Posted inNews

Water licence could affect plan to extend canal to Cwmbran town centre

a canal lock
A lock at Five Locks in Pontnewydd (Photo: Cwmbran Life)

Torfaen’s cabinet was told today that a licence would be needed to extract water from the River Usk before plans to extend the Monmouthshire and Brecon Canal to Cwmbran town centre could be funded.

Councillors met this morning to be shown the new ten-year action plan and strategy for the canal. A public consultation in 2022 to help develop the strategy attracted 1,200 responses. Officers also spoke to ward members, community councils, Canal and River Trust, the Monmouthshire, Abergavenny, Brecon Canals
Trust, Bridge 46 to Five Locks Canal Group, Cwmbran Angling, Torfaen Museum Trust, and Torfaen Canal Volunteers.

The consultation found said that the canal could be better maintained, the public enjoy the tranquillity of the canal, and many people would like to see it fully restored.

Councillor Joanne Gauden, executive member for economy, skills and regeneration, introduced the report and said the appointment of Alice Rees, the council’s canal co-ordinator, had helped them develop a “clear vision for the canal”. She said the ten-year plan was in three phases:

  • 2024-2026. Work would be done to attract more people to use the current navigable section of the canal to Five Locks Basin.
  • 2026-2029. The aim is to have the section up to Mount Pleasant Road in Pontnewydd navigable by boats.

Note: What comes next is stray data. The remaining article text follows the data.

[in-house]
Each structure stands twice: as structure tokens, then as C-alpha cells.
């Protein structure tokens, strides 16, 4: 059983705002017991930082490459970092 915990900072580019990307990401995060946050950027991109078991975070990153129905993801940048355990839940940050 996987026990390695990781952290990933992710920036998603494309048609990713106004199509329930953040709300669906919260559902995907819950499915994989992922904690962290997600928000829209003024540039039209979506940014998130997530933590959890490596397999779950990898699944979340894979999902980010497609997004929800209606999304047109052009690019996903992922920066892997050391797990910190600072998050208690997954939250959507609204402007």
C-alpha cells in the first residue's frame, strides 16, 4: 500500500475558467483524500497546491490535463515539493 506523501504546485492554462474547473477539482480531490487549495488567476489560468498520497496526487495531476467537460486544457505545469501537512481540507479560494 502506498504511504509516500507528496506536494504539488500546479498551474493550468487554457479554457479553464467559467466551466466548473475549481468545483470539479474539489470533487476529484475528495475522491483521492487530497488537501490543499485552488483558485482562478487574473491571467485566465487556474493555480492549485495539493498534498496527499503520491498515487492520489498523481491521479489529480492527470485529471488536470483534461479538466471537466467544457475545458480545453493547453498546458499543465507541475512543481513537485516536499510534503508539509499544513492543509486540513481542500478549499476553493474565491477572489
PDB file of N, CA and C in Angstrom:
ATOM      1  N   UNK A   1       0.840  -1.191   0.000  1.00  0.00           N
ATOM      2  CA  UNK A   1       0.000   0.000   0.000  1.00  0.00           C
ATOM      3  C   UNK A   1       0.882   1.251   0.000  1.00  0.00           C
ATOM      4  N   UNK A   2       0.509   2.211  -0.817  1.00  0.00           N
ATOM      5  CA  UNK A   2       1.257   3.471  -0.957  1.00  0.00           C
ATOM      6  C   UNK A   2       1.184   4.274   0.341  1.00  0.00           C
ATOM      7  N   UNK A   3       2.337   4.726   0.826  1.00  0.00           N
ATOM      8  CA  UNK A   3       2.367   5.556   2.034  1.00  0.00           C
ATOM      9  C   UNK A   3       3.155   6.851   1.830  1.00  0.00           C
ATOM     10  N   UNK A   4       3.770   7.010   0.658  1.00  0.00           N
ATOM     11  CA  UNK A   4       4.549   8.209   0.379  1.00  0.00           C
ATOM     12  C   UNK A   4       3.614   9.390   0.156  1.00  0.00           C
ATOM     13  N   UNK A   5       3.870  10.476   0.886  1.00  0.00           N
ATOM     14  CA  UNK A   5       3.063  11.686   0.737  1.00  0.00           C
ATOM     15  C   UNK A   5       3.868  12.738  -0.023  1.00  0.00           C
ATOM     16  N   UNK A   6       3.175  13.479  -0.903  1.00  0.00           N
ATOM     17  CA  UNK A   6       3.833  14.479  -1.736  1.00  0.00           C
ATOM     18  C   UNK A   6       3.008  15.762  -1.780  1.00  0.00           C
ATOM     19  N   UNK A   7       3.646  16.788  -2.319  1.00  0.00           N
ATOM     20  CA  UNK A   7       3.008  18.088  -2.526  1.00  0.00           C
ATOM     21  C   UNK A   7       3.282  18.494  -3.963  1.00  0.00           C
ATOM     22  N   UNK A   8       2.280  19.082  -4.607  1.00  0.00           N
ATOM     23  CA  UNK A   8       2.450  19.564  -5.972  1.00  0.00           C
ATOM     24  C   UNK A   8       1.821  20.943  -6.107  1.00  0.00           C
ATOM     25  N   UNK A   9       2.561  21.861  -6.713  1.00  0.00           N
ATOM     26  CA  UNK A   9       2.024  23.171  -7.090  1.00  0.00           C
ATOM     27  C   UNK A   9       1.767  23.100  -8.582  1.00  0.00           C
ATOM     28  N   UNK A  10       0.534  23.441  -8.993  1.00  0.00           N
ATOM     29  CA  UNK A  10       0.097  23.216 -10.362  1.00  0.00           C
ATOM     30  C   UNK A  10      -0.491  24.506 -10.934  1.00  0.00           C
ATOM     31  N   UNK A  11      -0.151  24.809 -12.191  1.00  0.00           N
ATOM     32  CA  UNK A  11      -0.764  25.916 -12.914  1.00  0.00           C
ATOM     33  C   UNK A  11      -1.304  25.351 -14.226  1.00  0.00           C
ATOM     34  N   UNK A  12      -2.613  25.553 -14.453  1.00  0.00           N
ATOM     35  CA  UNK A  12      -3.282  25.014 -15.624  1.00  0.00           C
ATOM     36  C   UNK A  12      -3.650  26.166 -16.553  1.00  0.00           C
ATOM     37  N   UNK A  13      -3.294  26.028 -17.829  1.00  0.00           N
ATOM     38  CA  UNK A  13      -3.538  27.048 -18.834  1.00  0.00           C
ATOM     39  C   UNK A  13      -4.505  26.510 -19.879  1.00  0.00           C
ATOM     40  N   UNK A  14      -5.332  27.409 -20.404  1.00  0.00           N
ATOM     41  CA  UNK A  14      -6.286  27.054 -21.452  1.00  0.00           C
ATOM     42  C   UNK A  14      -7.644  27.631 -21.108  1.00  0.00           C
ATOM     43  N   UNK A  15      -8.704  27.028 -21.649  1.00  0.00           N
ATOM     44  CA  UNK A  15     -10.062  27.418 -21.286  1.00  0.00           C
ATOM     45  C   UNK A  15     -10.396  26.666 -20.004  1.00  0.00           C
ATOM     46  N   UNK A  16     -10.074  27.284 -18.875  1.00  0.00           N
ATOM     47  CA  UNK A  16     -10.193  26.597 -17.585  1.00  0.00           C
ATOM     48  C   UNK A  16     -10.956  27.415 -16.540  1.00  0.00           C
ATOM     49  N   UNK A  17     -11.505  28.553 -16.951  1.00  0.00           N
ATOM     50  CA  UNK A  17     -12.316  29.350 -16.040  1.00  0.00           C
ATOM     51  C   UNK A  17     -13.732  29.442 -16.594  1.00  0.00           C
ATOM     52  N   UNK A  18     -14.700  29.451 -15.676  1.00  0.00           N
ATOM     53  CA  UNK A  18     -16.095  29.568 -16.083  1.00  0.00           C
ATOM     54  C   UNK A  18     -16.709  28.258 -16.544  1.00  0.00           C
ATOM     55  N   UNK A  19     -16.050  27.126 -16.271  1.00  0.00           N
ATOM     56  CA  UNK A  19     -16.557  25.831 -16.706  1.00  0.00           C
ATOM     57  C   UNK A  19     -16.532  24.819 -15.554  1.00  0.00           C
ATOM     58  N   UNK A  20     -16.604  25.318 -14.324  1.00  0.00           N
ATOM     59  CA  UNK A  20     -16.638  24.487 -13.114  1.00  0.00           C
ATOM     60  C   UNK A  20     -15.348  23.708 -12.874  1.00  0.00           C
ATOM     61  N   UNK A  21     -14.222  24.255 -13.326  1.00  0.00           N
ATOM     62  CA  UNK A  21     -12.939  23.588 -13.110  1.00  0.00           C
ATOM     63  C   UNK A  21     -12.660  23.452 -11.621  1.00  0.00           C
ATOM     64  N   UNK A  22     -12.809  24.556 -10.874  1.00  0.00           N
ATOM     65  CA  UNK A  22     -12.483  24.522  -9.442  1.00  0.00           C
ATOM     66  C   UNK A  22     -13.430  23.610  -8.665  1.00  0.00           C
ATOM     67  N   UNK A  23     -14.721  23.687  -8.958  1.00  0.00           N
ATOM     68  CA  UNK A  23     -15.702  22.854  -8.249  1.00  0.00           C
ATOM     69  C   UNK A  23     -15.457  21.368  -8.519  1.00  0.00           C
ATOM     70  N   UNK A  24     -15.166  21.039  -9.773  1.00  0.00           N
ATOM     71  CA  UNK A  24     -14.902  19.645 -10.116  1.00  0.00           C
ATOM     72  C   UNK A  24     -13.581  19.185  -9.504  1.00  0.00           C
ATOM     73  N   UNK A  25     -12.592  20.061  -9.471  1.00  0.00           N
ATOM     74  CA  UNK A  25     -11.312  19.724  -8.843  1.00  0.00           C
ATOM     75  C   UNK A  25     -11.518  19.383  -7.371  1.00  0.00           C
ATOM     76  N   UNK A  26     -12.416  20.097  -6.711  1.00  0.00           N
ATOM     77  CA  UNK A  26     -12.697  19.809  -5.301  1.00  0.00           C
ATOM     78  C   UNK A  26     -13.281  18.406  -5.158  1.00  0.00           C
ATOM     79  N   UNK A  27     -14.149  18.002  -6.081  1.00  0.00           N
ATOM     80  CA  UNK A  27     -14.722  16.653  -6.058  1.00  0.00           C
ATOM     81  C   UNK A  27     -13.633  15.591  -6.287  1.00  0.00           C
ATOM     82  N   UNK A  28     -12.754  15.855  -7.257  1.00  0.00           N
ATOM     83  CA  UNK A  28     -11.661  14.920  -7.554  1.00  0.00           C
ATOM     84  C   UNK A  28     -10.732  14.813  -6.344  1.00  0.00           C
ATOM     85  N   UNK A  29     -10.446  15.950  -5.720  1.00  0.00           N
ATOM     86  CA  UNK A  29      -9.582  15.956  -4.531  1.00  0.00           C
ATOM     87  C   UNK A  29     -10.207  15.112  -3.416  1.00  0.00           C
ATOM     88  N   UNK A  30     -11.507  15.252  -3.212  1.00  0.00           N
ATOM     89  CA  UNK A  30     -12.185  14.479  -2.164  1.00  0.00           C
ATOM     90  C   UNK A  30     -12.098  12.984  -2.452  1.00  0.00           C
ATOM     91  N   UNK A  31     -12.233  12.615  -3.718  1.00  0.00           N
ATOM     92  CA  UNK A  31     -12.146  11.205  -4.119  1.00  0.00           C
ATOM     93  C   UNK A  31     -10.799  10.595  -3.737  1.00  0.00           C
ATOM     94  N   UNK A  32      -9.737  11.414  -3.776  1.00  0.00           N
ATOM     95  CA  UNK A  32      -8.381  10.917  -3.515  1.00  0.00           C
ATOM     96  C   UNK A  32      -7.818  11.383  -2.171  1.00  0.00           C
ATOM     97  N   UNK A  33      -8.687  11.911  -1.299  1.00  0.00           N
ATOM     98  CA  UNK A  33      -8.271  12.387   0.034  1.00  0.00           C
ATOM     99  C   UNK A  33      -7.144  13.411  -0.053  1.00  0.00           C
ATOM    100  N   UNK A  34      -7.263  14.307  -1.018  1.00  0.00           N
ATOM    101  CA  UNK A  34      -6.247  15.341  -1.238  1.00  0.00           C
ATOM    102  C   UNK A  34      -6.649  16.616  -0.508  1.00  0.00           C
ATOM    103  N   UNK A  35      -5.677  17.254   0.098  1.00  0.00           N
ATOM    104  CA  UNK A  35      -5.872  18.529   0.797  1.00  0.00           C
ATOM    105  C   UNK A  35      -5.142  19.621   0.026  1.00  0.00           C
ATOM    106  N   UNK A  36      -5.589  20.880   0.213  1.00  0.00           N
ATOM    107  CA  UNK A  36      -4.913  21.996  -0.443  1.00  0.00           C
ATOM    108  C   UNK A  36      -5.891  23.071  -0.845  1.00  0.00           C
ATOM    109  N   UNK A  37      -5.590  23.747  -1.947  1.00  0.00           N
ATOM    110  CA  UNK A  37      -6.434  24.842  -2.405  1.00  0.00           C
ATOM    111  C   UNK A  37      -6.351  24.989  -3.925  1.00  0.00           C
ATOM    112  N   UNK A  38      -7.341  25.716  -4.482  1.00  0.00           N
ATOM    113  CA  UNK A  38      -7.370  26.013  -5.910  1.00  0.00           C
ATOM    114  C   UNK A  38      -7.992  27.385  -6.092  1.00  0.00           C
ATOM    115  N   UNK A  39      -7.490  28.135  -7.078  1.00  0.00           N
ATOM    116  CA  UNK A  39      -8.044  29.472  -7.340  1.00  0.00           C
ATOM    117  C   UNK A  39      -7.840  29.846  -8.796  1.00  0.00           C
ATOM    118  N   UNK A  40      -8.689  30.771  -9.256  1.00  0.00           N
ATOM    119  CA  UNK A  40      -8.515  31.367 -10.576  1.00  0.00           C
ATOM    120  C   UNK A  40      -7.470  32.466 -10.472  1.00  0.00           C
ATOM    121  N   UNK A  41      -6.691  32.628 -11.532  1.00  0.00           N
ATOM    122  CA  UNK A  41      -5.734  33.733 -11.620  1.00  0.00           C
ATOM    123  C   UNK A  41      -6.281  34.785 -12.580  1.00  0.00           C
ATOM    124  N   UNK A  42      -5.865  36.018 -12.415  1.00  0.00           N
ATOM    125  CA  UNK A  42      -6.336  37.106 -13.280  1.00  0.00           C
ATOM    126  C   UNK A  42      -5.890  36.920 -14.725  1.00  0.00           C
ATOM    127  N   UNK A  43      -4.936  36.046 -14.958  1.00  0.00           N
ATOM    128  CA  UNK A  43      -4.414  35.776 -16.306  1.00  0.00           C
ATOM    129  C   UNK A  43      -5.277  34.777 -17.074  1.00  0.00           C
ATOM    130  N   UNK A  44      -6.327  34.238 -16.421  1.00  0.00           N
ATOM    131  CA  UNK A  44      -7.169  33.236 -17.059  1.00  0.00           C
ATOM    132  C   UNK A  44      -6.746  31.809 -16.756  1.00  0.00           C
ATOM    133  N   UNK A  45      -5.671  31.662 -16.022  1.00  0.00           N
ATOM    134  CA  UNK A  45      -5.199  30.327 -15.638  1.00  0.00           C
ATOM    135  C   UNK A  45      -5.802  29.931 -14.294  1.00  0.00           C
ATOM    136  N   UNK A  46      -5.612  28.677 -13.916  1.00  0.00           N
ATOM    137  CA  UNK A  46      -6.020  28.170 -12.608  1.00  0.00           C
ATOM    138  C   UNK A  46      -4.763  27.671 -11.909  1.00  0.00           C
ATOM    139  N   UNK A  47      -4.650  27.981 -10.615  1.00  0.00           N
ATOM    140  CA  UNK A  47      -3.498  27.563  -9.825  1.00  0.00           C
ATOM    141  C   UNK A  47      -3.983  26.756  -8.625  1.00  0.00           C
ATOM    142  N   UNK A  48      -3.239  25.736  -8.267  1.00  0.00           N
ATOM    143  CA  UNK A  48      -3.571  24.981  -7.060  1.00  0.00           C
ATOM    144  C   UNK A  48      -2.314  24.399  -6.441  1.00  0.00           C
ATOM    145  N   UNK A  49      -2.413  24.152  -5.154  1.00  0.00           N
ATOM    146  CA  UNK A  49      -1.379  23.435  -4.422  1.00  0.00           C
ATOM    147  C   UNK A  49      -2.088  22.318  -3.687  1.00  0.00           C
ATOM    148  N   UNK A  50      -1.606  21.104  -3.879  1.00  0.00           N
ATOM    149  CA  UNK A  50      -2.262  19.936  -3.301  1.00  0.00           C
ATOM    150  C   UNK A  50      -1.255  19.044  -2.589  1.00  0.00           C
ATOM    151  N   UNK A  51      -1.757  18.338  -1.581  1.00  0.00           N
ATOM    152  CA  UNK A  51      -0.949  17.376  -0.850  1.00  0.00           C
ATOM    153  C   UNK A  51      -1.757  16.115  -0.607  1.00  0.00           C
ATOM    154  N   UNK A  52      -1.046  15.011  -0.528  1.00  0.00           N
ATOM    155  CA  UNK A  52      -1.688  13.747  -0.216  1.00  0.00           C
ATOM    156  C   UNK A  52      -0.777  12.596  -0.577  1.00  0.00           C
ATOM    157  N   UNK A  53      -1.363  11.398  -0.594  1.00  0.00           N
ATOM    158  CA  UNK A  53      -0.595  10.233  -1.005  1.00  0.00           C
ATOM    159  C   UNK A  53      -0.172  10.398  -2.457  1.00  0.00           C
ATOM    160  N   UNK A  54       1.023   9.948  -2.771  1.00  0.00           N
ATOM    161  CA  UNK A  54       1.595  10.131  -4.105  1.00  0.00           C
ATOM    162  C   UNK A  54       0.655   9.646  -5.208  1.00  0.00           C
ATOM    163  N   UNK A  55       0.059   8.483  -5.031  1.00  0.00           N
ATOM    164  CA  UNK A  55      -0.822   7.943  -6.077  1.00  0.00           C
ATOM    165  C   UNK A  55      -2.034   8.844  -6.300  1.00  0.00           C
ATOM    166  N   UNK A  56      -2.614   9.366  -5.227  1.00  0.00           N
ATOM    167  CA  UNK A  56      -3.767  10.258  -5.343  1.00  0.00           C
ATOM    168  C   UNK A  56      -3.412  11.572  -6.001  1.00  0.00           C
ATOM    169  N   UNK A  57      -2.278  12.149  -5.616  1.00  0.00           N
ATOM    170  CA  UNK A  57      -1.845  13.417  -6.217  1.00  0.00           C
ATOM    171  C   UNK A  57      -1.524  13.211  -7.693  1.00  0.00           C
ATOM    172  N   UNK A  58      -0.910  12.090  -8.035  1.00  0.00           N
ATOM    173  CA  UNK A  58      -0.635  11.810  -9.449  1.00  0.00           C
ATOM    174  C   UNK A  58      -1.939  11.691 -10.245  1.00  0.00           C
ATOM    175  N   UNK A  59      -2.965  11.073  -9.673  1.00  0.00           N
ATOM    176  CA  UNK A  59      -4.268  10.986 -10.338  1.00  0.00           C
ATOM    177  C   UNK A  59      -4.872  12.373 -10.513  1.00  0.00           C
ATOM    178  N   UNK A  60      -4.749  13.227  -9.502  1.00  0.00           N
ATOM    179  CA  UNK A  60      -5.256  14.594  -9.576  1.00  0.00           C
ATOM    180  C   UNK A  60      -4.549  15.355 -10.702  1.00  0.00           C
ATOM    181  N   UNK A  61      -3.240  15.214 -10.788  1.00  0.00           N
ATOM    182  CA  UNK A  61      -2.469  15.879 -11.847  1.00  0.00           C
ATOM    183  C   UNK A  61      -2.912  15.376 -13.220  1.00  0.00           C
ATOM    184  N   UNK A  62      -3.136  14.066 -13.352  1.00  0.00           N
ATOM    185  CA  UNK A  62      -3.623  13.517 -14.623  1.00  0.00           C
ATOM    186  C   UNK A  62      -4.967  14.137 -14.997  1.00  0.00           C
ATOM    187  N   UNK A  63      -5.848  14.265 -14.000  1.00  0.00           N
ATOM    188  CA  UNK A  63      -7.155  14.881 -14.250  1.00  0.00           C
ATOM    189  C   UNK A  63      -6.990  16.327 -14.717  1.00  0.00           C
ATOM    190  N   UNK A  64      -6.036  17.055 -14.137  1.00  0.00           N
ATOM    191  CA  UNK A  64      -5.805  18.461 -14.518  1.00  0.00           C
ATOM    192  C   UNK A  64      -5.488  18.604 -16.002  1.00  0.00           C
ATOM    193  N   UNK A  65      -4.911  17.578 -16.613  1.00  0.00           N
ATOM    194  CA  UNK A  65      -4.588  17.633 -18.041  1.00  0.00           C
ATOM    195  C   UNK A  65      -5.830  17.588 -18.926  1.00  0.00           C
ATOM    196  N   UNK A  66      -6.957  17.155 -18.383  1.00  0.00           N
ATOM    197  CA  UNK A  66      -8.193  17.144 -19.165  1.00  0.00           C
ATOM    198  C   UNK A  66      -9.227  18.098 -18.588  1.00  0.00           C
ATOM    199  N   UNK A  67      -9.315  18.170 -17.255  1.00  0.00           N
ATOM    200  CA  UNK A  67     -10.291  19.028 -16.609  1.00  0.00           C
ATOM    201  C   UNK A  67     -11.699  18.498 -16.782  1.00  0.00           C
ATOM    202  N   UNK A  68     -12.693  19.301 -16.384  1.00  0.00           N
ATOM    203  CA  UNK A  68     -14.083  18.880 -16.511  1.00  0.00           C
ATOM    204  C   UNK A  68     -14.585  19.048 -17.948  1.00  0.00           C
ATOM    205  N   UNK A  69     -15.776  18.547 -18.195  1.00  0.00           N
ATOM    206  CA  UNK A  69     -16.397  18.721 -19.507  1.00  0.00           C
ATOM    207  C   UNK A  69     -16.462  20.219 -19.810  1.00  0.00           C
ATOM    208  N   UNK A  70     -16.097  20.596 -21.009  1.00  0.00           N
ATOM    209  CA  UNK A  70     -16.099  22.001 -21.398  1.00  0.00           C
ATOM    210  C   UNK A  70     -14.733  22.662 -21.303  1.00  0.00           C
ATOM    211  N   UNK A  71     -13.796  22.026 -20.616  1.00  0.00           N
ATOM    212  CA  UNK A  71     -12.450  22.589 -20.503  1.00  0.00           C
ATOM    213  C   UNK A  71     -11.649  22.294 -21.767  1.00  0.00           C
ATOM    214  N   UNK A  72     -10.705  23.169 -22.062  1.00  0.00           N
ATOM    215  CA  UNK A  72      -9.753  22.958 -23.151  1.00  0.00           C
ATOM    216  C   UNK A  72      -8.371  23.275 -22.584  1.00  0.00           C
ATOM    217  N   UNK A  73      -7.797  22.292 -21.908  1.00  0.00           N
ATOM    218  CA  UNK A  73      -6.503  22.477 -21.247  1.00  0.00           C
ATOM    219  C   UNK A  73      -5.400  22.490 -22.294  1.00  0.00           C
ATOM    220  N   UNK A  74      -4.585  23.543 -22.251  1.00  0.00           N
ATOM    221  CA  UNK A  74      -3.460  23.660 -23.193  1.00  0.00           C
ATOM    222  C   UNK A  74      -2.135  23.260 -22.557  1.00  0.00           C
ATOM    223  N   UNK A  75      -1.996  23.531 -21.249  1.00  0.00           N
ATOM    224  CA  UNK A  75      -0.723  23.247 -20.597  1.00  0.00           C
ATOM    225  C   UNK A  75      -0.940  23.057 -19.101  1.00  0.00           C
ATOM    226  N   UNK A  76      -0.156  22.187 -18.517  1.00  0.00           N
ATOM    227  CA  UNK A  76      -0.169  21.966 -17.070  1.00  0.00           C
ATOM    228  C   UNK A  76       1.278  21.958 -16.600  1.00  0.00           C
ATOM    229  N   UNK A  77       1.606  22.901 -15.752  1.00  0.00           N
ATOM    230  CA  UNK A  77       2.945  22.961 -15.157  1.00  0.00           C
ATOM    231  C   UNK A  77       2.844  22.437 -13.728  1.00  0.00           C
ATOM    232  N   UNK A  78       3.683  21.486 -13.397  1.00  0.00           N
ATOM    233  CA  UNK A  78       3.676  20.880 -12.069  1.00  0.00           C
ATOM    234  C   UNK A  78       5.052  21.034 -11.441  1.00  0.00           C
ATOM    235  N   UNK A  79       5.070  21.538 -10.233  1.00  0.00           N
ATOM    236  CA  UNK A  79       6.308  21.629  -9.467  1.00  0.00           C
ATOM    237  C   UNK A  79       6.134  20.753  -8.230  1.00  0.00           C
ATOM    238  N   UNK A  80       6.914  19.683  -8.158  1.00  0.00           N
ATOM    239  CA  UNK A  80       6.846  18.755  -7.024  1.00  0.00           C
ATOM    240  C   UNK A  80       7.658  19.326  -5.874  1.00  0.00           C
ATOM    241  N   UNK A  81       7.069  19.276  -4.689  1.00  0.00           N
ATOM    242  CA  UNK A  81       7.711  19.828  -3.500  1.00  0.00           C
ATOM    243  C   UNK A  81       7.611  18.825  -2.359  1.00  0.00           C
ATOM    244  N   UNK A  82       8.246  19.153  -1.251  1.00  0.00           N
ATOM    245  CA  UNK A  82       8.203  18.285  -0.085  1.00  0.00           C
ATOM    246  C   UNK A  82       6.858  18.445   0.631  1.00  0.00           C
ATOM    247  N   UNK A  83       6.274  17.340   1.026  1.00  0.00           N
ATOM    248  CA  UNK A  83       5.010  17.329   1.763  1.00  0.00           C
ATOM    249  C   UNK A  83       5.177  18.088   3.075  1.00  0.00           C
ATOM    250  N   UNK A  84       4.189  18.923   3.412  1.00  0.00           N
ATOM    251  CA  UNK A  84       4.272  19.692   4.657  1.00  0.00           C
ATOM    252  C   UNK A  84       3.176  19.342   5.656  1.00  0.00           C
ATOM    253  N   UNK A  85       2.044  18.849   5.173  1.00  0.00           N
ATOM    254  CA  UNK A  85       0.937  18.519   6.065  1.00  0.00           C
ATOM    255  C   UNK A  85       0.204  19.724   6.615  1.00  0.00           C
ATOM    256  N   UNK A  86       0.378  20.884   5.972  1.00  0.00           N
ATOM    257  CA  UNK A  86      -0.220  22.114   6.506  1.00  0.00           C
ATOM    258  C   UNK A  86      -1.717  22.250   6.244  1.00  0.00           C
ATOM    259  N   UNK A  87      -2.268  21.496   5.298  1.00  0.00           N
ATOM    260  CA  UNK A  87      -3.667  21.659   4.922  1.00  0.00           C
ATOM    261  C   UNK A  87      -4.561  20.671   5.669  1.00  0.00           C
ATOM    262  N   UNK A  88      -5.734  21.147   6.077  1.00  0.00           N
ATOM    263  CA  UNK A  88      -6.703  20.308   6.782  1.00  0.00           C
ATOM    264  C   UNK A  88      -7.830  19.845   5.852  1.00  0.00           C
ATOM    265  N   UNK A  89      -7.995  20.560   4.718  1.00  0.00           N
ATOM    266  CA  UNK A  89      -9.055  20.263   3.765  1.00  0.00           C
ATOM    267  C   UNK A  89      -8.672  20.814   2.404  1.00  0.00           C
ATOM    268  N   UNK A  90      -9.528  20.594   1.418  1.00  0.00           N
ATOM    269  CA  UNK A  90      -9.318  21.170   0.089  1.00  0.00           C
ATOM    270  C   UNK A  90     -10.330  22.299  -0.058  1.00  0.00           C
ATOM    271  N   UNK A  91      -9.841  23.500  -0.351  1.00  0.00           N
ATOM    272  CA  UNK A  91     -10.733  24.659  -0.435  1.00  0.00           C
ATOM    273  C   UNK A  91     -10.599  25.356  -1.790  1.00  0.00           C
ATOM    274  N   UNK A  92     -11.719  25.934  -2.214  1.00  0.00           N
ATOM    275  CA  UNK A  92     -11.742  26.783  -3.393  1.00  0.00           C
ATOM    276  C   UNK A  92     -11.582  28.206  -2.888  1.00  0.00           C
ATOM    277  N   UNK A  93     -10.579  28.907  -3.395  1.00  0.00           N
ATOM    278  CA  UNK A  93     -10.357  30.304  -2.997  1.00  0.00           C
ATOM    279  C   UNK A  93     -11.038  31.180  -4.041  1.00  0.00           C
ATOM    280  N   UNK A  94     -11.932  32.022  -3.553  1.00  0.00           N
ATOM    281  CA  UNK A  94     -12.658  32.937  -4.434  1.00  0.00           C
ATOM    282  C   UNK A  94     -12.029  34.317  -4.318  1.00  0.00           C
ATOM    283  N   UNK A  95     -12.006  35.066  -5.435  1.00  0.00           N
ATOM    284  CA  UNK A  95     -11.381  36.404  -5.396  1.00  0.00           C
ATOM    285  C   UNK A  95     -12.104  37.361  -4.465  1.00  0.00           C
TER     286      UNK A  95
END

• 2029-2034. Moving towards reaching Cwmbran town centre.
a canal basin
Five Locks Basin in Pontnewydd (Photo: Cwmbran Life)

But Cllr Gauden said that before any funding applications or work could be done to restore the canal to Mount Pleasant Road and Cwmbran town centre the problem over water supply would have be resolved. The canal gets water from the River Usk so if a greater supply was needed, for example, to open up Five Locks in Pontnewydd, a water extraction licence would be needed. This would be to ensure it doesn’t impact on the habitat in and around the River Usk.

Rebecca Hartley, the council’s team leader strategic place projects, told councillors that phases two and three were “dependable” on a “solution” to the water supply. She said there would still be “many benefits without full navigation” as improvements are made along the canal.

Cllr Peter Jones, executive member for corporate governance and performance, said he had seen the “canal deteriorate over the last 30 years but over the last two years there has been a marked improvement”.

Cllr Anthony Hunt, council leader, said it was important not to be “naive in the challenges we face” in relation to the cabinet’s discussion that morning about the 2024/25 budget.

Ms Hartley said that the “availability of water is the biggest challenge. We need more water for restoration”. She then answered Cllr Hunt’s funding comment by saying that “the external funding horizon is a challenge when it comes to capital” and said they would be working with funding partners.

Dave Leech, the council’s strategic director for adults and communities, said that with so many interested groups and organisations involved in the canal, it was “imperative” that they worked together on joint funding bids.

Cllr Sue Morgan, executive member for resources, said it was important that the several volunteer groups who do work along the canal kept involved by officers as the plan develops.

Torfaen Council owns the canal from Bridge 47 at Elm Grove in Griffithstown to the boundary with Newport City Council.

Posted inUncategorized

Water licence could affect plan to extend canal to Cwmbran town centre